Head of Developer (Sector) | Head of Property Litigation | Real Estate
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The requirement to deliver up vacant possession as a condition for a tenant break right is commonly seen in commercial property leases. This generally requires the tenant to return the property free from people, chattels and legal interests.
In Capitol Park Leeds Plc v. Global Radio Services Limited  the High Court has provided further insight into what is meant by vacant possession. Global Radio Services Limited (the tenant) was seeking to exercise a break clause in respect of Sterling Court, Capitol Park, Topcliffe Lane, Tingley, Leeds (the premises) to terminate the lease on 12 November 2017. The break was conditional upon the tenant giving vacant possession of the premises on the break date. The premises were defined in the lease as including the landlord's fixtures and fittings.
Prior to the break date, the tenant stripped out a number of the fixtures and fittings which fell within the definition of the premises which included (amongst other things):
Whilst the tenant intended to reinstate the items before the break, works were halted during negotiations between the surveyors to agree the extent of dilapidations works required, and/or a financial settlement. However, no agreement was reached, and the tenant handed back the keys on the break date without reinstating the premises (as defined).
The landlord argued that the tenant had not complied with the vacant possession condition, as the premises had not been handed back in accordance with the strict terms of the lease. The tenant argued that it had satisfied the condition and proposed that the landlord was estopped from relying on any breach of this condition based on the previous agreement between the surveyors to pause work at the premises.
The court quickly decided that the tenant could not rely on the estoppel argument. The evidence did not establish that agreement between the respective surveyors was ever reached.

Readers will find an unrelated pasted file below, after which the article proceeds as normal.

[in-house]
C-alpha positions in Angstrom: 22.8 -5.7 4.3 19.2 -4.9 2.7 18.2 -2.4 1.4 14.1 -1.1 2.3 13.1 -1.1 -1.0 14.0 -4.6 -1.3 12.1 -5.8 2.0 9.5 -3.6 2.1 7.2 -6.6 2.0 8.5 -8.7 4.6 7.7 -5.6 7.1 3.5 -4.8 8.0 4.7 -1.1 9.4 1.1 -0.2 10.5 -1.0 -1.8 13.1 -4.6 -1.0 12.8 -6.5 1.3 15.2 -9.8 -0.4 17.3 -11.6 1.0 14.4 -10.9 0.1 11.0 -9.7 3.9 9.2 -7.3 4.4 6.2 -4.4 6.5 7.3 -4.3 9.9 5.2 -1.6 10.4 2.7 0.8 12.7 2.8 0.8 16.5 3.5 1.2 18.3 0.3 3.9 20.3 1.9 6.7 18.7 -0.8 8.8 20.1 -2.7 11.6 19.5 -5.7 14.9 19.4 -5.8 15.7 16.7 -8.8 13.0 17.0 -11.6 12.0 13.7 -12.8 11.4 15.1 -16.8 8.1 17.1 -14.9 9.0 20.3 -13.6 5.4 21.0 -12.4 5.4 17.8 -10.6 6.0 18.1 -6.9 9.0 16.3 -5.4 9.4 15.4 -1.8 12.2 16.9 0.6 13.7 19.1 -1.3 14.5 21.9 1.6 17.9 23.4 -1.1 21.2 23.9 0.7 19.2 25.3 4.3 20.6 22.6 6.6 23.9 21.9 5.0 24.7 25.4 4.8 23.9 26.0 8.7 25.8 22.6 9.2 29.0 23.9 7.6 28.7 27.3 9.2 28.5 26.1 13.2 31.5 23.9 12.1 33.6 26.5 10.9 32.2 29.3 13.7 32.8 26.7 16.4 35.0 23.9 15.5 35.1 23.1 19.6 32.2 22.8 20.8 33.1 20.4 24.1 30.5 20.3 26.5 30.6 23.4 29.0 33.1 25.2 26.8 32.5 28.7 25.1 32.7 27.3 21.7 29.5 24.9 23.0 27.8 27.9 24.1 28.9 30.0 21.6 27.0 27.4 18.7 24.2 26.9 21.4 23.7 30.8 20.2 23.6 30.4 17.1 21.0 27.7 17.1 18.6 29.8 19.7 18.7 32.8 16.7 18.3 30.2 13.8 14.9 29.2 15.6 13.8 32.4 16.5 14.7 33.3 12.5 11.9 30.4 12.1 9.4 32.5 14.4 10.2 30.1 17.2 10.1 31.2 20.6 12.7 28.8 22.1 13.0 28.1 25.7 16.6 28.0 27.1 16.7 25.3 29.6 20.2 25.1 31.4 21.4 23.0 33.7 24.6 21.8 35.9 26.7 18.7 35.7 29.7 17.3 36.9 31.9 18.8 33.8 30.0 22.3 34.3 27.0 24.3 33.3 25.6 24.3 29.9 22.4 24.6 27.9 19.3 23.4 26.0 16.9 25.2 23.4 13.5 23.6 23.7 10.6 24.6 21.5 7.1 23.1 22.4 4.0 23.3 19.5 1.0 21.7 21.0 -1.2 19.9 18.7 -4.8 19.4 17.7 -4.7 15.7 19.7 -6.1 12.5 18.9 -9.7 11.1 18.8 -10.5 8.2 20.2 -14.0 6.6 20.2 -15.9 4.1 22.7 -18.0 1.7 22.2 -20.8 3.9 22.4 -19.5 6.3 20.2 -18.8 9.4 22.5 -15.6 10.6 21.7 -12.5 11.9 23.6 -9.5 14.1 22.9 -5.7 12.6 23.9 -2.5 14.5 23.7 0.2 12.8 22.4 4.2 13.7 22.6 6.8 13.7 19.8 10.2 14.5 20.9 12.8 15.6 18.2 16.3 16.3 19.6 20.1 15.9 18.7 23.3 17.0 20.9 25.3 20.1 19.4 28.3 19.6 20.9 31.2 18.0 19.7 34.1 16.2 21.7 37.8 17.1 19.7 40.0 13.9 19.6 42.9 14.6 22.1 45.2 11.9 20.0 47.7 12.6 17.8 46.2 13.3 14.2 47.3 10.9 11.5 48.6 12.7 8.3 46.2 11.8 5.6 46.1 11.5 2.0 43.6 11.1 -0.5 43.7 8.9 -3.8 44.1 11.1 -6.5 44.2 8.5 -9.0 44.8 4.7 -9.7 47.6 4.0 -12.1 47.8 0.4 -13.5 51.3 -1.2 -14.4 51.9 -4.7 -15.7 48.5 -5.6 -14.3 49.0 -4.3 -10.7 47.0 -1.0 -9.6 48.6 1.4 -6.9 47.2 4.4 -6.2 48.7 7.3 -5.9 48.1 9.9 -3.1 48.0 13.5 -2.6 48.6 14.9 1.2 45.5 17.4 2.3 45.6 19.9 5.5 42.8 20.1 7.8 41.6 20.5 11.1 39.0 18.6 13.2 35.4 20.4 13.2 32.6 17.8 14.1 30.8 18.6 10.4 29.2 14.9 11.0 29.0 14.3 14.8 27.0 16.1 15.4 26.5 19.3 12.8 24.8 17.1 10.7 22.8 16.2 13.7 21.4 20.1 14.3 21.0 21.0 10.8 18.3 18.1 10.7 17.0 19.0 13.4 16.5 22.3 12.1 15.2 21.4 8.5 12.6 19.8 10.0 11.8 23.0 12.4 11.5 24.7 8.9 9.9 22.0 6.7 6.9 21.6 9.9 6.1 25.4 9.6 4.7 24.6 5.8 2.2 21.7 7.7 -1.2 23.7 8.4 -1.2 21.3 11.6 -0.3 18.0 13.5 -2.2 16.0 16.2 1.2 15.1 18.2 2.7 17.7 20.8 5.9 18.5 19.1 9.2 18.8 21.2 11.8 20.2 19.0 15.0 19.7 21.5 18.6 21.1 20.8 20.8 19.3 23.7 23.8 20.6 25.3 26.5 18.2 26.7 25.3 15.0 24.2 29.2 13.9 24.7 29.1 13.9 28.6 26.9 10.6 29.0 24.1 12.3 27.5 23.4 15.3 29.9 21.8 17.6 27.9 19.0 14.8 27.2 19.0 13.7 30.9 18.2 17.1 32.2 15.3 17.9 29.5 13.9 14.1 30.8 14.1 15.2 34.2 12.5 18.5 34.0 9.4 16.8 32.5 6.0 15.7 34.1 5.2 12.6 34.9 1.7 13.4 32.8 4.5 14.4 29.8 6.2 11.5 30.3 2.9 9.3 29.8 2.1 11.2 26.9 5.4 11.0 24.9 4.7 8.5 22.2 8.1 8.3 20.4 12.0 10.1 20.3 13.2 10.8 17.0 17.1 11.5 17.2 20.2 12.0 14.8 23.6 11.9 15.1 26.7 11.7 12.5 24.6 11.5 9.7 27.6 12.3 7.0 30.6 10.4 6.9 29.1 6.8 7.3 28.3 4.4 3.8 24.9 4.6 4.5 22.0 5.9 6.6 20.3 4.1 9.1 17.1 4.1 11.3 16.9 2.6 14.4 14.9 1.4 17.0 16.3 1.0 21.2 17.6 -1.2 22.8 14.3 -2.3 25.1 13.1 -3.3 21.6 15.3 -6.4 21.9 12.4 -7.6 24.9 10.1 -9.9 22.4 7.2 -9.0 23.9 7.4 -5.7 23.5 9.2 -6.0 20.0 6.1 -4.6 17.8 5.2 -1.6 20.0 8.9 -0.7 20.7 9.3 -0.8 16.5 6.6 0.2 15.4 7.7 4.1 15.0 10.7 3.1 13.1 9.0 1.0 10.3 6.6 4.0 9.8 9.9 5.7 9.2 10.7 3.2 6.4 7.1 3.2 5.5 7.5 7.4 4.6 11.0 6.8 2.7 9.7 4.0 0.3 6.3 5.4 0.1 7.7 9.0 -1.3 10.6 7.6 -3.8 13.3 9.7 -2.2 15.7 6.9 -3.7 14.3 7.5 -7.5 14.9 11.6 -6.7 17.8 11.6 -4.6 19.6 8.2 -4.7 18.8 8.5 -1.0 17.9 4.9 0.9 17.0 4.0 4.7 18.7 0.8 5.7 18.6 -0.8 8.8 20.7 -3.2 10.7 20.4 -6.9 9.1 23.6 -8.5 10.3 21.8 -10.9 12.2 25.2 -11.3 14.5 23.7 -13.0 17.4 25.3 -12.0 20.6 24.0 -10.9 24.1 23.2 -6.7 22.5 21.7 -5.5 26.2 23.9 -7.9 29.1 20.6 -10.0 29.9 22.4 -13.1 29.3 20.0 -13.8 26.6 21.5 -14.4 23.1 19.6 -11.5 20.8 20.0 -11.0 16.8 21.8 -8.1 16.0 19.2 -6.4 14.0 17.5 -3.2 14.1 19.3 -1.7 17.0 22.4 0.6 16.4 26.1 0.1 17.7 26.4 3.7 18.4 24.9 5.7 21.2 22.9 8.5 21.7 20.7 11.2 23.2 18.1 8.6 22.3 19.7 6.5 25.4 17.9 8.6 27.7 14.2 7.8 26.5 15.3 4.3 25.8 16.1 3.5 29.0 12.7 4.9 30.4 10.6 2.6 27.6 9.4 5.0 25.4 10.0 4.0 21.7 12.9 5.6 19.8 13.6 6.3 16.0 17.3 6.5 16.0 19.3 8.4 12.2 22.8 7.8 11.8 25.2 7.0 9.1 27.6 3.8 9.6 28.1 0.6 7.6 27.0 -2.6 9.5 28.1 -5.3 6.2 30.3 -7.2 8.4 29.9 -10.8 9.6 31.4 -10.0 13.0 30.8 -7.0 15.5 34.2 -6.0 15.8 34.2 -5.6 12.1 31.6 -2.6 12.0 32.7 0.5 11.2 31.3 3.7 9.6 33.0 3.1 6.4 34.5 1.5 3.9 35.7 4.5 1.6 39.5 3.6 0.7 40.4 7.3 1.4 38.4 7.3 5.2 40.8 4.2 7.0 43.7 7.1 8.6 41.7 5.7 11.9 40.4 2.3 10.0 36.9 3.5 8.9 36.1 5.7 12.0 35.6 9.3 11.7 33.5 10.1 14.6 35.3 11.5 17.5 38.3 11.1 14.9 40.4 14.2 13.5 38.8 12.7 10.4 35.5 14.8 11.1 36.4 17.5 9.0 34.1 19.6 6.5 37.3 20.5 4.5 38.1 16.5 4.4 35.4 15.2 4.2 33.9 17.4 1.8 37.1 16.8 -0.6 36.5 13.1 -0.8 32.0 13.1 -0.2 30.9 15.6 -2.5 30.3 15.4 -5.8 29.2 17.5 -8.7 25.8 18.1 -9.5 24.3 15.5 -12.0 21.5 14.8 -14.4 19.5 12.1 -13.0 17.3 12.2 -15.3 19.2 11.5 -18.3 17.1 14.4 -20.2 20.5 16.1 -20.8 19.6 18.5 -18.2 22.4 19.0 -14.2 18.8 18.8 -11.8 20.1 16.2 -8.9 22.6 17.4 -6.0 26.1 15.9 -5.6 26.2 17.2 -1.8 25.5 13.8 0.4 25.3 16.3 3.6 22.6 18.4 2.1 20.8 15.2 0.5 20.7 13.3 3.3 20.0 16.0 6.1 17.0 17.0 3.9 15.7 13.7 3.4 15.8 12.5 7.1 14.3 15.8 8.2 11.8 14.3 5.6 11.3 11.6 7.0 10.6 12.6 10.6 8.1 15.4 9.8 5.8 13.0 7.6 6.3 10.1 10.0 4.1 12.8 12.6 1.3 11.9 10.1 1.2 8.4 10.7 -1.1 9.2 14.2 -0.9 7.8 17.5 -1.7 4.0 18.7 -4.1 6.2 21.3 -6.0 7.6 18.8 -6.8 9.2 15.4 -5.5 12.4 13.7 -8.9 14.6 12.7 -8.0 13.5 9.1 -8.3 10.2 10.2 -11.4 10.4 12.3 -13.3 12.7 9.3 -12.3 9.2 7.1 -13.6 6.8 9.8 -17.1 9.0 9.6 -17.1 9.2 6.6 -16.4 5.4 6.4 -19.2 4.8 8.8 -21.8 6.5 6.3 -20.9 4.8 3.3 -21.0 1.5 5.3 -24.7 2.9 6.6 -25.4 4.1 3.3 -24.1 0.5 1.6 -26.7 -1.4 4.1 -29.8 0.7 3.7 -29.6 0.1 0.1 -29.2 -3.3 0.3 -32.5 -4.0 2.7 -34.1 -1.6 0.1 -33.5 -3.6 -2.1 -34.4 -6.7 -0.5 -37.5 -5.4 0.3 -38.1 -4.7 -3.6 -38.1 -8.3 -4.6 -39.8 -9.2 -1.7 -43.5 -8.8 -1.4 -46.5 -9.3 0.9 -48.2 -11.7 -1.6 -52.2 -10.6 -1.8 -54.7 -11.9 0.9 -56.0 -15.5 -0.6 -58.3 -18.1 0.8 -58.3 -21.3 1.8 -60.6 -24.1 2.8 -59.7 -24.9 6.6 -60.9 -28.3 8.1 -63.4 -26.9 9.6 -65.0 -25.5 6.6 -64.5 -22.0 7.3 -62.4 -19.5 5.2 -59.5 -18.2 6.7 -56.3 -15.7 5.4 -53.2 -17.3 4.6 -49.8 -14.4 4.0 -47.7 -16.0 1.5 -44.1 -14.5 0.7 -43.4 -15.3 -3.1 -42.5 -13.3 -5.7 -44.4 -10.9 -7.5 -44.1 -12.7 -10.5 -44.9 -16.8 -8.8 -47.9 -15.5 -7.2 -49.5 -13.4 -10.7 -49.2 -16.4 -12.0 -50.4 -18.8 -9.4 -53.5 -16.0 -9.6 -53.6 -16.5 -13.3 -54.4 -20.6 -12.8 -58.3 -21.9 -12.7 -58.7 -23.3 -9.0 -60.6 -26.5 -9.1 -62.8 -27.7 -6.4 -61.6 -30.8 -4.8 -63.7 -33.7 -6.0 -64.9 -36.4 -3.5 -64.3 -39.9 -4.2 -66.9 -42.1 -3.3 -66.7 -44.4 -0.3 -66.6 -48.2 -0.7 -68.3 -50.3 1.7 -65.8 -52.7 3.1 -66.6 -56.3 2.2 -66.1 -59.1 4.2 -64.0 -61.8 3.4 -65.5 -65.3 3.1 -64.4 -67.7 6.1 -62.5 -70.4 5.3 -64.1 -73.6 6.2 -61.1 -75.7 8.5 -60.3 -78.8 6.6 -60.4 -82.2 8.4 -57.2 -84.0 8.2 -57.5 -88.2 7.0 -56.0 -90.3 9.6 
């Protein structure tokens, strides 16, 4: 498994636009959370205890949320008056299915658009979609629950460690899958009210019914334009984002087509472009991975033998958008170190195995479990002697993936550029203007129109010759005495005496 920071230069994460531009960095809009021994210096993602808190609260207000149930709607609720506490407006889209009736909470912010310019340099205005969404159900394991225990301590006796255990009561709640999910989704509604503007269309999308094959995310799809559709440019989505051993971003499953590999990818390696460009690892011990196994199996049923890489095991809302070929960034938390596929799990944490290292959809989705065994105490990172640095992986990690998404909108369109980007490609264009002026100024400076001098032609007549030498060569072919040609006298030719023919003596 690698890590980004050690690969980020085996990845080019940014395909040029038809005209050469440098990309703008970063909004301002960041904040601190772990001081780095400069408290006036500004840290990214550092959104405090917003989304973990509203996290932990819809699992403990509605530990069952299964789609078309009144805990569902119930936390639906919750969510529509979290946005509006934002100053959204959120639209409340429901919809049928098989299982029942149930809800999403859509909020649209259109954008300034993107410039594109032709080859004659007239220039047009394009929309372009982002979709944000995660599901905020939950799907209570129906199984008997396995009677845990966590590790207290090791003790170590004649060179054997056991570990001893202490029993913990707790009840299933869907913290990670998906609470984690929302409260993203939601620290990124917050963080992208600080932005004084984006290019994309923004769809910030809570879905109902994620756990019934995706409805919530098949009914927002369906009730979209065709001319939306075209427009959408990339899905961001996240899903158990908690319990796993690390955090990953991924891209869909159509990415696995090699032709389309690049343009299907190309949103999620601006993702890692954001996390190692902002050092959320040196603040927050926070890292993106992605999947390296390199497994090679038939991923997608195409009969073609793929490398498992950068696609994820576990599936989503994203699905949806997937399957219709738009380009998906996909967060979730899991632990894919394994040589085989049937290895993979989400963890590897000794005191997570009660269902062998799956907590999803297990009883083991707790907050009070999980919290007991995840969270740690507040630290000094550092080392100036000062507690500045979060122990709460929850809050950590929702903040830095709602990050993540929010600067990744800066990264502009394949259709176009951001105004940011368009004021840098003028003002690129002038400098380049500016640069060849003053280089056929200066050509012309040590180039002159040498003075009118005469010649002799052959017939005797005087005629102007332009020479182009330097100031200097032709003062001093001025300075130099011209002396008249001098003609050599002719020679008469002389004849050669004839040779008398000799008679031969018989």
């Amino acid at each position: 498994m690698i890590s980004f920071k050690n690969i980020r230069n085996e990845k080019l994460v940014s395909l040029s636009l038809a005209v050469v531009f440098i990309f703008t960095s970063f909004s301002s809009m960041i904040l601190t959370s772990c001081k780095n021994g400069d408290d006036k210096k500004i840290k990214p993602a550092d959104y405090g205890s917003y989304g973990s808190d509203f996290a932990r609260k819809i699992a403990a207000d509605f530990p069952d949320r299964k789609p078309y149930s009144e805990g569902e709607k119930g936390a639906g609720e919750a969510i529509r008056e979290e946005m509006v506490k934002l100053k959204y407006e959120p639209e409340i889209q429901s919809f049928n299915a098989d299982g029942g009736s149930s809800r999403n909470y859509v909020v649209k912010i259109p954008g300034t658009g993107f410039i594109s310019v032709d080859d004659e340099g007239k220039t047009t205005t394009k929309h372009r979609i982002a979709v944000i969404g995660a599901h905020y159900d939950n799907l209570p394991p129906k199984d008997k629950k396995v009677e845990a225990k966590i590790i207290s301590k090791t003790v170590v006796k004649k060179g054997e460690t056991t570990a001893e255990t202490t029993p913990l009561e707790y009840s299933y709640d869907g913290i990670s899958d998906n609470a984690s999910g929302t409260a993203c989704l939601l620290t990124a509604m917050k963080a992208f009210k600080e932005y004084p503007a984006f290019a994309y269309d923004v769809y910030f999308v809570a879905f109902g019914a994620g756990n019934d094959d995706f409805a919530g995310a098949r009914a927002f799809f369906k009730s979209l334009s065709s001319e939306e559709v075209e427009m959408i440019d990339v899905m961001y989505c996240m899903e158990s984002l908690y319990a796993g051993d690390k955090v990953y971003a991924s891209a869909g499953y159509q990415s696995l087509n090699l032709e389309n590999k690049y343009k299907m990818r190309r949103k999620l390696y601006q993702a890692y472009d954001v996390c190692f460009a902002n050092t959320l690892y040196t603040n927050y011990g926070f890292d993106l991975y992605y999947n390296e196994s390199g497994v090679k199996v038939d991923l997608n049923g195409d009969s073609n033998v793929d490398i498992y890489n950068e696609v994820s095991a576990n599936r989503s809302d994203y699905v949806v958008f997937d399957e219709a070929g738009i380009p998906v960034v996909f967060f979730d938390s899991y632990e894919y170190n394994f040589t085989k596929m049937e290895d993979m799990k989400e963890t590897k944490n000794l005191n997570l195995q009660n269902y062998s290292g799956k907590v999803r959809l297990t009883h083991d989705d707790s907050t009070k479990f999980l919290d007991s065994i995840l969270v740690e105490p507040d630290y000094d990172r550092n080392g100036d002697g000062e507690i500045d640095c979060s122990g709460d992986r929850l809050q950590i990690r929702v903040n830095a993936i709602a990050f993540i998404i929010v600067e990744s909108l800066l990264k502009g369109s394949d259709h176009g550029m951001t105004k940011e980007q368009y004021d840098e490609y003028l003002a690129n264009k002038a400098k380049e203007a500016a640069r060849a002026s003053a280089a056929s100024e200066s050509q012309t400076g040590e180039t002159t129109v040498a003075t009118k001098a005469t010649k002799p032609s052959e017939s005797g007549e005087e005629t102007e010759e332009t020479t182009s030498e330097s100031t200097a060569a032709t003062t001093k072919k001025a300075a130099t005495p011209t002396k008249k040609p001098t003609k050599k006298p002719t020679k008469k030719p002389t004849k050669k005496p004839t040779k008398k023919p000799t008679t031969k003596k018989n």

It was further held that the premises had not been delivered up with vacant possession. In agreeing with the landlord, the judge considered the tests set out in Cumberland Consolidated Holdings Limited v Ireland  to determine whether vacant possession had been given and concluded that "the physical condition of the Property was such that there is a substantial impediment to the Landlord's use of the Property, or a substantial part of it".
In light of this, the premises had not been delivered up with vacant possession and the break was ineffective. In the judge's words, the premises were left "an empty shell of a building which was dysfunctional and unoccupiable." As a result,the tenant did not satisfy the break condition and the lease would continue until its expiry date in 2025.
Permission to appeal has been granted. As such, this might not be the end of the story. The Court of Appeal might well be persuaded to take a different view on the interpretation of vacant possession especially given the impact of the decision on the tenant.
Failing to exercise a break will have severe implications for a tenant in terms of ongoing liability for rents and service charges in accordance with the lease terms. If the tenant has no use for the property, it will be forced to consider other options to assign or sublet property to mitigate liability.
When considering a break, it is always necessary to start with the wording of the break conditions in the lease (which will usually be interpreted strictly against the tenant). This judgment provides further clarification as to how a court will interpret "vacant possession" and demonstrates the fine line between leaving a property empty of people, chattels and goods and undertaking extensive works which render the property incapable of use and/or enjoyment by the landlord.
With that in mind, it is essential to take early advice as to the nature of any break conditions, and the scope of works required to give vacant possession. Indeed, tenants should always be alert to the traps set by (some) landlords.